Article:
There are a number of metals available to make engagement rings out of, some of which are not suitable, and some of which require a bit more effort. Which one you choose will largely be driven by the colour of metal that you feel suits you best and then usually, by your budget.
Here is some information regarding the most popular types of metal in use today. For engagement rings Charlton Jewellers strongly recommends the use of Platinum, Palladium or 18ct gold.
Often referred to as "the king of metals" platinum is a rare white metal that has been in common jewellery use for a relatively short time (due to jewellers torches not being able to achieve a high enough temperature for melting). It is a particularly dense, heavy metal making it very strong & giving it great durability for engagement ring use, and is tarnish resistant meaning that unlike white golds it does not require "rhodium plating".
Also it is generally almost pure when used for jewellery (at 950 parts per 1000) which means it is unlikely to irritate even the most sensitive skin. Platinum does not require any special care other than to be kept clean with a mild detergent solution or commercial jewellery cleaner, however to bring back the beautiful shine that dulls over time a visit to your jeweller will be necessary. The only downside is of course due to a combination of its extra weight and rarity, platinum is one of the most expensive metals to use.
Palladium is from the same group of metals as platinum (they are found together) having similar characteristics in terms of colour and chemical makeup. The largest use of palladium in recent times has been by autocatalysts in eliminating the harmful emissions produced by internal combustion engines. Its use in jewellery has escalated since around 2006 when an International Palladium Alliance was formed to bring palladium into main stream jewellery production as a metal in its own right. Palladium has many of the qualities of platinum - its whiteness, tarnish resistance and durability, however another benefit is that it is very light in weight which helps make it a more affordable metal. Like platinum, palladium does not require "rhodium plating", just normal care, and so is an extremely good alternative to white gold. It is also 95% pure in jewellery use.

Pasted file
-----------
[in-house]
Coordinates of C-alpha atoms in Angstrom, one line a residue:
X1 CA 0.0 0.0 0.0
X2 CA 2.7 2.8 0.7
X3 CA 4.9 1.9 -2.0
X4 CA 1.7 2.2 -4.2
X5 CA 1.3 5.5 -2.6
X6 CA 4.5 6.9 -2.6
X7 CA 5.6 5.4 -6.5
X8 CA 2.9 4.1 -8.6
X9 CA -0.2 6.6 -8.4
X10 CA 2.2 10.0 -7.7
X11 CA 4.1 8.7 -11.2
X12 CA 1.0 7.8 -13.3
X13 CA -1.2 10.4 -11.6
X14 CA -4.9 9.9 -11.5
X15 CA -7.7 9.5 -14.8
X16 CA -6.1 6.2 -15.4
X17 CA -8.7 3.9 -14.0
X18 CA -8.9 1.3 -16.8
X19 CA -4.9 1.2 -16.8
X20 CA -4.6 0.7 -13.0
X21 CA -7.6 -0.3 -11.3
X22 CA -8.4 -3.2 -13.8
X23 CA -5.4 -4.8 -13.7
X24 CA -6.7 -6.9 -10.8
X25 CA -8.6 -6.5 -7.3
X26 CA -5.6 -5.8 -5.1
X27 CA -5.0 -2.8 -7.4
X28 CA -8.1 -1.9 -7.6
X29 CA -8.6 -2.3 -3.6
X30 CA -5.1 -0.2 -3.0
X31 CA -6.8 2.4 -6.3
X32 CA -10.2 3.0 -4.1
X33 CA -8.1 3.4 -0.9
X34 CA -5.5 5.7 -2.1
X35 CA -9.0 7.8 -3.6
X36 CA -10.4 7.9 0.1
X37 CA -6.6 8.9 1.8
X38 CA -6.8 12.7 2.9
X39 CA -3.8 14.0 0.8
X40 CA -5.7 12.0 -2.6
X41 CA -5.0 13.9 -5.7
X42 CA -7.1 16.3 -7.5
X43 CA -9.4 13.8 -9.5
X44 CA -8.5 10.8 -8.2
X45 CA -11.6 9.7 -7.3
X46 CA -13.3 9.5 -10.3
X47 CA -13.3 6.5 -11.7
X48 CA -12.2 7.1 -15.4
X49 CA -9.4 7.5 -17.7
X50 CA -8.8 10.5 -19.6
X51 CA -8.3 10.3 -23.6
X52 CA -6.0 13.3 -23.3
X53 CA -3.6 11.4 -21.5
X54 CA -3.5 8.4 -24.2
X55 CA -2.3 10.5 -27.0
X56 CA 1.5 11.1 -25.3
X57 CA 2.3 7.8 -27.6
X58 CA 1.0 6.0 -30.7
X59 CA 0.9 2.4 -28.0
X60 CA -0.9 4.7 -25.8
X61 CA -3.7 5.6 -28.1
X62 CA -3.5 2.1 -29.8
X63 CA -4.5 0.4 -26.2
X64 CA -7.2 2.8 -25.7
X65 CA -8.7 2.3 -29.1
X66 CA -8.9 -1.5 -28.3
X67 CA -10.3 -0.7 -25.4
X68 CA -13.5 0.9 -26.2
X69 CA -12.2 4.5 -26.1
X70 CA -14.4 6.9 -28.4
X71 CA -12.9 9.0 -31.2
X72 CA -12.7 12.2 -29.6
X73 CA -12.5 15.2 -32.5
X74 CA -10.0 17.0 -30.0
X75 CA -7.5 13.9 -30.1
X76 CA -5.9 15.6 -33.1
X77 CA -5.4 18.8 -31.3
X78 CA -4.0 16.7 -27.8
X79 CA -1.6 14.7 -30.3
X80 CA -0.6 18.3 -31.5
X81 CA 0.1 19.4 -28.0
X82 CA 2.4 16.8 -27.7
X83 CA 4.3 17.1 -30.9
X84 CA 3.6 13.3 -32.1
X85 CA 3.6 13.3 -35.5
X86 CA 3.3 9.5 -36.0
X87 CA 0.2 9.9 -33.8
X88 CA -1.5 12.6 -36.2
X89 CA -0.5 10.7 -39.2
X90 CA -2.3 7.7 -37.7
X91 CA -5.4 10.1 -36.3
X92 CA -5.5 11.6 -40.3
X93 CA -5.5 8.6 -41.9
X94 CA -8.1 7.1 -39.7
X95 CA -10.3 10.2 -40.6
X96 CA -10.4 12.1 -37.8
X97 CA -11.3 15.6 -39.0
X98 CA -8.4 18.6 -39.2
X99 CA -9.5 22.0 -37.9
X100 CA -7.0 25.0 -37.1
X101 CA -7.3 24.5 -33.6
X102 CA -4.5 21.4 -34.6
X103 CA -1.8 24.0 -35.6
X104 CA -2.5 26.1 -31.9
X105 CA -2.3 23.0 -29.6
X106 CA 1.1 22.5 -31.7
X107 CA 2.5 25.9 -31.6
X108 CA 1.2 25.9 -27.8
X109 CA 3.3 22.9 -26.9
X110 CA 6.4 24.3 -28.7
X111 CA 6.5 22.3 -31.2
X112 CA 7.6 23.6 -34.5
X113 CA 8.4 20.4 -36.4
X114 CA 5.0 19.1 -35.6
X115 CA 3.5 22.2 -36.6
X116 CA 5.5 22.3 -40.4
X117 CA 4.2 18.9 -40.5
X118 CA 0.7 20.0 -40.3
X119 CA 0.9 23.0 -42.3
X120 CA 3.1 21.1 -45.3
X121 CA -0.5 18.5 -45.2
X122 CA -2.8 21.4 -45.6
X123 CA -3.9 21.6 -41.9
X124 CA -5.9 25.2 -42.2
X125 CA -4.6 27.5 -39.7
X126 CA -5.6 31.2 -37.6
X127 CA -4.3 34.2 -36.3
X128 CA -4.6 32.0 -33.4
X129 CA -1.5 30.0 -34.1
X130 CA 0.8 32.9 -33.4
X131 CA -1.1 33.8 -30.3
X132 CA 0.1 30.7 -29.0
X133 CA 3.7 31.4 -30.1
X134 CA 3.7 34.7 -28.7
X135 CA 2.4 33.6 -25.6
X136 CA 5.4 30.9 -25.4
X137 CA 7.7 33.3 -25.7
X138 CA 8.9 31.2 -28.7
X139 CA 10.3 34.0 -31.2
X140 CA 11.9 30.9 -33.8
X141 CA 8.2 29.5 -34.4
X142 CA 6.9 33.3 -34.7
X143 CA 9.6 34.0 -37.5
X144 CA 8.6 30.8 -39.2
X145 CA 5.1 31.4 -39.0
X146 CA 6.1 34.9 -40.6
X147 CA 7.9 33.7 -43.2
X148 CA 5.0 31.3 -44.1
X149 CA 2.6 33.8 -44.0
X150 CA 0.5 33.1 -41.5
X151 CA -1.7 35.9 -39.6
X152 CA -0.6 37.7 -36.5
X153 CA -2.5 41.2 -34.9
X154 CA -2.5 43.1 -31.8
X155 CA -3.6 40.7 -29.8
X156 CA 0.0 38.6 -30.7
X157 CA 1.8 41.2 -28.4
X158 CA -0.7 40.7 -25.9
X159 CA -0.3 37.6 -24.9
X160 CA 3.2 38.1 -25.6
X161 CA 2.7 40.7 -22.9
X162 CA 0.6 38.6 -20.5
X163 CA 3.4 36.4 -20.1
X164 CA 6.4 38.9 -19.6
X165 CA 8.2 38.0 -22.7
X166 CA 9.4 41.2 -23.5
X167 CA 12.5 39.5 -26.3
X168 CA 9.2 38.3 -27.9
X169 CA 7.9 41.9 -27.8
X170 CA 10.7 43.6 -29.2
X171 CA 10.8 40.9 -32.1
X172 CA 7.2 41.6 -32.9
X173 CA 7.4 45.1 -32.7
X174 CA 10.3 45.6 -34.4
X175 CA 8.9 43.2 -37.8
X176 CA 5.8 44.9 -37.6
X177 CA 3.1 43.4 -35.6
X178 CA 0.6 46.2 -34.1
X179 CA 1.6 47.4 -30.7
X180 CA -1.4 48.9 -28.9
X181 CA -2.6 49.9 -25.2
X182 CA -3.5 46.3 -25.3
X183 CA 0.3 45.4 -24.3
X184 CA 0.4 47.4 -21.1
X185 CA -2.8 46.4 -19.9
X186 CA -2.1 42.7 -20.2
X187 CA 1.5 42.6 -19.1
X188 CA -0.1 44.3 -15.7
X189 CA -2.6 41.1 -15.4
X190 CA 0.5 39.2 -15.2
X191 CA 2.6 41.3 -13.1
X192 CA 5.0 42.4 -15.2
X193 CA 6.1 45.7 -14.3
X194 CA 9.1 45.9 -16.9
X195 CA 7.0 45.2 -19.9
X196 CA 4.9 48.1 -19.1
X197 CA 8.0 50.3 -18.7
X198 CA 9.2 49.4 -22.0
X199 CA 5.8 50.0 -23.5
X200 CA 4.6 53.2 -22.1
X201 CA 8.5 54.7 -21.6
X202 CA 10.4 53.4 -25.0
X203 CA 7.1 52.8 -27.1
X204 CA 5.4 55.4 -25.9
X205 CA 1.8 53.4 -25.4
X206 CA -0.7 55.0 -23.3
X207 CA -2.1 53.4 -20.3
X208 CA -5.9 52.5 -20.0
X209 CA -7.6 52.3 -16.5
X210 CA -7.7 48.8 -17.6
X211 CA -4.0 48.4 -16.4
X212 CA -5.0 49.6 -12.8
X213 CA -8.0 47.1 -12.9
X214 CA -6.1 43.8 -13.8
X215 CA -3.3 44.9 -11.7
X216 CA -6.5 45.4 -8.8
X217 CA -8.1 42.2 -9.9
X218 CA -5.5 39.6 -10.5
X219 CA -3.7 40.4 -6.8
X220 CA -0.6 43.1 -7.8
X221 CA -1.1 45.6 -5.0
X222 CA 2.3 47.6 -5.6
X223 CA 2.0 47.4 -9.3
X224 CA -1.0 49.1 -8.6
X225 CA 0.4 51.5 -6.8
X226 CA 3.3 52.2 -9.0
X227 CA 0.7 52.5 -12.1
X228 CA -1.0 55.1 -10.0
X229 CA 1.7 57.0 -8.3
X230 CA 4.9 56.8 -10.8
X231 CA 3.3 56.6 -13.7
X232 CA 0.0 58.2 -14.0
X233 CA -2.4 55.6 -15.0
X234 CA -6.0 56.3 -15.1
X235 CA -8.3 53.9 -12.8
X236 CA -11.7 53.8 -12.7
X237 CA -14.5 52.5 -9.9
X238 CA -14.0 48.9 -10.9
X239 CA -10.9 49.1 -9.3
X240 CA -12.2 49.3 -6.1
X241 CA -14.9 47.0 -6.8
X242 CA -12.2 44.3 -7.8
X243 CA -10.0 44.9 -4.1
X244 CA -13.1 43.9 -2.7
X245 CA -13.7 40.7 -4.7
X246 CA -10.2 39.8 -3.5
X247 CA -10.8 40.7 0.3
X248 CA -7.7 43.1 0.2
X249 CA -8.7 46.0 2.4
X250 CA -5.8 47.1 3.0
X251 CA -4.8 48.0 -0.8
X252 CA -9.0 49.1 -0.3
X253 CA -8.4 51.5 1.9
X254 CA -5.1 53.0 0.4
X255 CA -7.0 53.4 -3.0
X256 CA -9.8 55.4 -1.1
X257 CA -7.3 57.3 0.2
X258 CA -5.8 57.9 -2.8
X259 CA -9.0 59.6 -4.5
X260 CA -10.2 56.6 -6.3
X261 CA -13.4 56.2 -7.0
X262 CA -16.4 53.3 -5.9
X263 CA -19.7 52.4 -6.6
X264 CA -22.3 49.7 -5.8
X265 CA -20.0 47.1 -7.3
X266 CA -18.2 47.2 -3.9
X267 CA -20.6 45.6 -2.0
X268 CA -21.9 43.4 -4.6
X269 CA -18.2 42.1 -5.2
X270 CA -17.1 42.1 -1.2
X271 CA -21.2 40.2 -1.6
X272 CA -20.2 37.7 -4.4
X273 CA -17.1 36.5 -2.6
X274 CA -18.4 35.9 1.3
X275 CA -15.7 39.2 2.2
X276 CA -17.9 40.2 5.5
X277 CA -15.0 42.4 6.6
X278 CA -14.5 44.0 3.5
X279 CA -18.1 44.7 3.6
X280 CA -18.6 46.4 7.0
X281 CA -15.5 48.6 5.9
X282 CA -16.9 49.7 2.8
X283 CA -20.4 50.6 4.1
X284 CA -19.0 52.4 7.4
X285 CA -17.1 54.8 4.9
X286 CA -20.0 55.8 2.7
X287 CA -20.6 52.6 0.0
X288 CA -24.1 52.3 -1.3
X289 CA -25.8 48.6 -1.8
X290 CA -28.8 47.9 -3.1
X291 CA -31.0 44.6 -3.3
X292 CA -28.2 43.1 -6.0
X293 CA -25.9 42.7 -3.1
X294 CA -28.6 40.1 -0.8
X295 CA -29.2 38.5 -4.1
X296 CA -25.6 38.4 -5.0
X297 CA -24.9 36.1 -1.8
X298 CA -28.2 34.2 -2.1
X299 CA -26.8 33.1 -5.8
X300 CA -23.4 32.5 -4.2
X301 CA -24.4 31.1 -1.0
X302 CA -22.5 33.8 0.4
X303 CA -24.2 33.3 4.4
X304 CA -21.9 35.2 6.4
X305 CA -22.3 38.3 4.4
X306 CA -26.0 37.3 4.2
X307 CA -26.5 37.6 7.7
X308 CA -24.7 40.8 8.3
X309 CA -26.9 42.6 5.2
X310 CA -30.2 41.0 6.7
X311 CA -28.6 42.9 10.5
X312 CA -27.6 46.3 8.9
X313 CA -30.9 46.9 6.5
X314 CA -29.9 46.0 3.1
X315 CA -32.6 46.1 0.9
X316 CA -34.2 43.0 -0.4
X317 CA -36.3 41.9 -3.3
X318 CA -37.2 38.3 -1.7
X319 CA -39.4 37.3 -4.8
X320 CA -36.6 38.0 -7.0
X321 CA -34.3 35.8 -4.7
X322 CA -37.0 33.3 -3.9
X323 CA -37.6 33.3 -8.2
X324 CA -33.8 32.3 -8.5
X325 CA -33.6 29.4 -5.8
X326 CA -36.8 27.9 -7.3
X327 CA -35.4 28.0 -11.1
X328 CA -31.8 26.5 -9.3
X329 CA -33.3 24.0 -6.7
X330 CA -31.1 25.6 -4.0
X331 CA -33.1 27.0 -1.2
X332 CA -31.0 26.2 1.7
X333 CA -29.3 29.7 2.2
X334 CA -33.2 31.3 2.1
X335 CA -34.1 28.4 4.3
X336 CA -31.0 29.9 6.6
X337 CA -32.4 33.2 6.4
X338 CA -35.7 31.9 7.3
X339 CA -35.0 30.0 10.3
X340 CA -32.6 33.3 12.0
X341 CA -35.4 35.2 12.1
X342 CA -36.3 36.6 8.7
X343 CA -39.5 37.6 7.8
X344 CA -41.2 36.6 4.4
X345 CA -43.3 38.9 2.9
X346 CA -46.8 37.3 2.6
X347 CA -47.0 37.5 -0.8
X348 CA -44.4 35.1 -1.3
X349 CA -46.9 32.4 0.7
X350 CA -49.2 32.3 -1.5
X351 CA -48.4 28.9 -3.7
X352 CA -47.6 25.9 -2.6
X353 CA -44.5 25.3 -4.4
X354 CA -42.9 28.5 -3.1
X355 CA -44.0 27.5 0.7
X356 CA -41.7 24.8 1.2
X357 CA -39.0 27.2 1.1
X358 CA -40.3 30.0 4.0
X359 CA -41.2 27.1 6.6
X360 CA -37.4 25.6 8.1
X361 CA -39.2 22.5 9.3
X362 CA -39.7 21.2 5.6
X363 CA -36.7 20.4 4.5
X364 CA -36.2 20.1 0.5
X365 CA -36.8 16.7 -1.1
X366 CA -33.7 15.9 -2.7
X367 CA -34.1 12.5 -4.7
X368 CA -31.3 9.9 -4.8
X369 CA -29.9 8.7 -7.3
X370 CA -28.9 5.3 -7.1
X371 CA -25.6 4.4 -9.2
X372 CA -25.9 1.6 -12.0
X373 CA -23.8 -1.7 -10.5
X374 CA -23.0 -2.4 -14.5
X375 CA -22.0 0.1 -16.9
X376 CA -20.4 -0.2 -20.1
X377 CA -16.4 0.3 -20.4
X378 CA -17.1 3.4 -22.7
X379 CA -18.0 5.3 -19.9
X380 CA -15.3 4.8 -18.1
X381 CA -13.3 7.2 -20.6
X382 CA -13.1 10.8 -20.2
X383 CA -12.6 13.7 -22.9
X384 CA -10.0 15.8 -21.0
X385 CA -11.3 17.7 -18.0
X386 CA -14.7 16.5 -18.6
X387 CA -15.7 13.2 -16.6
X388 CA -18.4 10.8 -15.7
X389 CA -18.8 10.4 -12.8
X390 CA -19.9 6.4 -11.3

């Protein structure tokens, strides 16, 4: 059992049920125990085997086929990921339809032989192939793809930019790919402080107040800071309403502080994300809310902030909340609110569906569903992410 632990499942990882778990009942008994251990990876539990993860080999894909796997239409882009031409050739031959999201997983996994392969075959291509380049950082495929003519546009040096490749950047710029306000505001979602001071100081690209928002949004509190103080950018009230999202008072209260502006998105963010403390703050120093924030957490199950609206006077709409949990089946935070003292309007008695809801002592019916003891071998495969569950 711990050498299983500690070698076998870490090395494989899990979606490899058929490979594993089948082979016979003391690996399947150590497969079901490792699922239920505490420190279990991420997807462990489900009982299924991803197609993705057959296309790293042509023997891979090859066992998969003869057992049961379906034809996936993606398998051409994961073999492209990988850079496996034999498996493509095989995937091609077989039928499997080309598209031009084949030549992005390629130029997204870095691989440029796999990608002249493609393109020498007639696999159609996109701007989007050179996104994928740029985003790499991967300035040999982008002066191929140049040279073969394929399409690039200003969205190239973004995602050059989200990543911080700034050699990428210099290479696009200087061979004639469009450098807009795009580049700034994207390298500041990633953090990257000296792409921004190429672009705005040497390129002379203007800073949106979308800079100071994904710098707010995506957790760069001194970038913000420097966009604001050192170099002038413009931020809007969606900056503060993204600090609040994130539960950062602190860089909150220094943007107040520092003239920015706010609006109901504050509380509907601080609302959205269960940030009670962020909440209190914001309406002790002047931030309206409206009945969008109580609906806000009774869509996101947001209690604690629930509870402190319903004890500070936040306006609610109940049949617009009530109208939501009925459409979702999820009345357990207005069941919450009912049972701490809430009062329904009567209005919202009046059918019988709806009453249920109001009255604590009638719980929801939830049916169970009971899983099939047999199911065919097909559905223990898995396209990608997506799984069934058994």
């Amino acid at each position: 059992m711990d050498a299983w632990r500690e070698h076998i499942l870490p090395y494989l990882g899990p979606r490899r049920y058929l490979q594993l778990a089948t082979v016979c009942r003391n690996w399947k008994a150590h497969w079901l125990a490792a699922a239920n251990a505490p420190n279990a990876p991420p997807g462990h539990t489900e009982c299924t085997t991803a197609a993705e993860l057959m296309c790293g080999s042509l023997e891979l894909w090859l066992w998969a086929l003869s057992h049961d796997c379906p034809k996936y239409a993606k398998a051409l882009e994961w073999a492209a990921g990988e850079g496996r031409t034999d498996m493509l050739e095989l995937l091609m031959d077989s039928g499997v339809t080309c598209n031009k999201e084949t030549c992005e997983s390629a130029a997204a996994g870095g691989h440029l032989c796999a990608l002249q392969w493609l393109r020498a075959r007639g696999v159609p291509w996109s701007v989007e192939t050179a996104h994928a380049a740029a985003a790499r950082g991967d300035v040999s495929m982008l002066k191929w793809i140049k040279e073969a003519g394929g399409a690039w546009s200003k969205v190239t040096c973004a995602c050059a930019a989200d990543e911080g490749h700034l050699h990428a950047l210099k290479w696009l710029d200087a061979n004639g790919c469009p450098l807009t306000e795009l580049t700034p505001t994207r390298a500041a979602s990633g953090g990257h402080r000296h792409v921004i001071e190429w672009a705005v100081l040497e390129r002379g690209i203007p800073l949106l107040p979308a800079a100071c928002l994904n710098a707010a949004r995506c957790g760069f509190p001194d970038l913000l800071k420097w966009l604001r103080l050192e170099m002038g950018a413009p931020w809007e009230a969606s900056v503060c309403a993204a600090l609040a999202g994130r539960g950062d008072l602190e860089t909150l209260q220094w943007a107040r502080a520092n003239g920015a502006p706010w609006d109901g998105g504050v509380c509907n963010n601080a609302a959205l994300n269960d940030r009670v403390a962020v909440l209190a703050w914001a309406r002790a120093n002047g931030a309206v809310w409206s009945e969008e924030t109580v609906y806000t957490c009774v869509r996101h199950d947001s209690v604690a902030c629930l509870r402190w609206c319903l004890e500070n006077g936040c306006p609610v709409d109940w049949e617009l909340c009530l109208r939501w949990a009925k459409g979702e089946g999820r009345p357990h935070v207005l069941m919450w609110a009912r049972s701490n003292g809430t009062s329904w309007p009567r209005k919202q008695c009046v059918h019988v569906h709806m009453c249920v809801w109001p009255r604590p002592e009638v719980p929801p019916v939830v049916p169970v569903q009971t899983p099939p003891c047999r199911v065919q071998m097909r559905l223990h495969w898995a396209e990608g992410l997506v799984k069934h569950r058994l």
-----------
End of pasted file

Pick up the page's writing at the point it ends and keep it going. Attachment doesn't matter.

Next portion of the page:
18ct White Gold
White gold is an alloy of yellow gold and at least one other metal (typically palladium, platinum, silver...) to change the colour of the metal to white. Its history goes back a few hundred years however it's popular use in jewellery didn't really occur until the 1920-1930's when platinum became extremely expensive and later during WWII when platinum was declared a "strategic metal" (and most non-military use was prohibited). Today it is by far the most popular white metal for precious jewellery use as it carries the weight and durability of gold but the contemporary appearance of a white metal. Over the years the quality of white gold has improved - until more recently white gold suffered commonly from an inability to stay "white" and occasionally the other metals it was alloyed with caused skin reactions, however these problems have largely been overcome. White gold is nearly always coated with rhodium plating to give it a bright, white finish and this process will need to be repeated periodically to maintain the rings original look (typically every 1-2 years)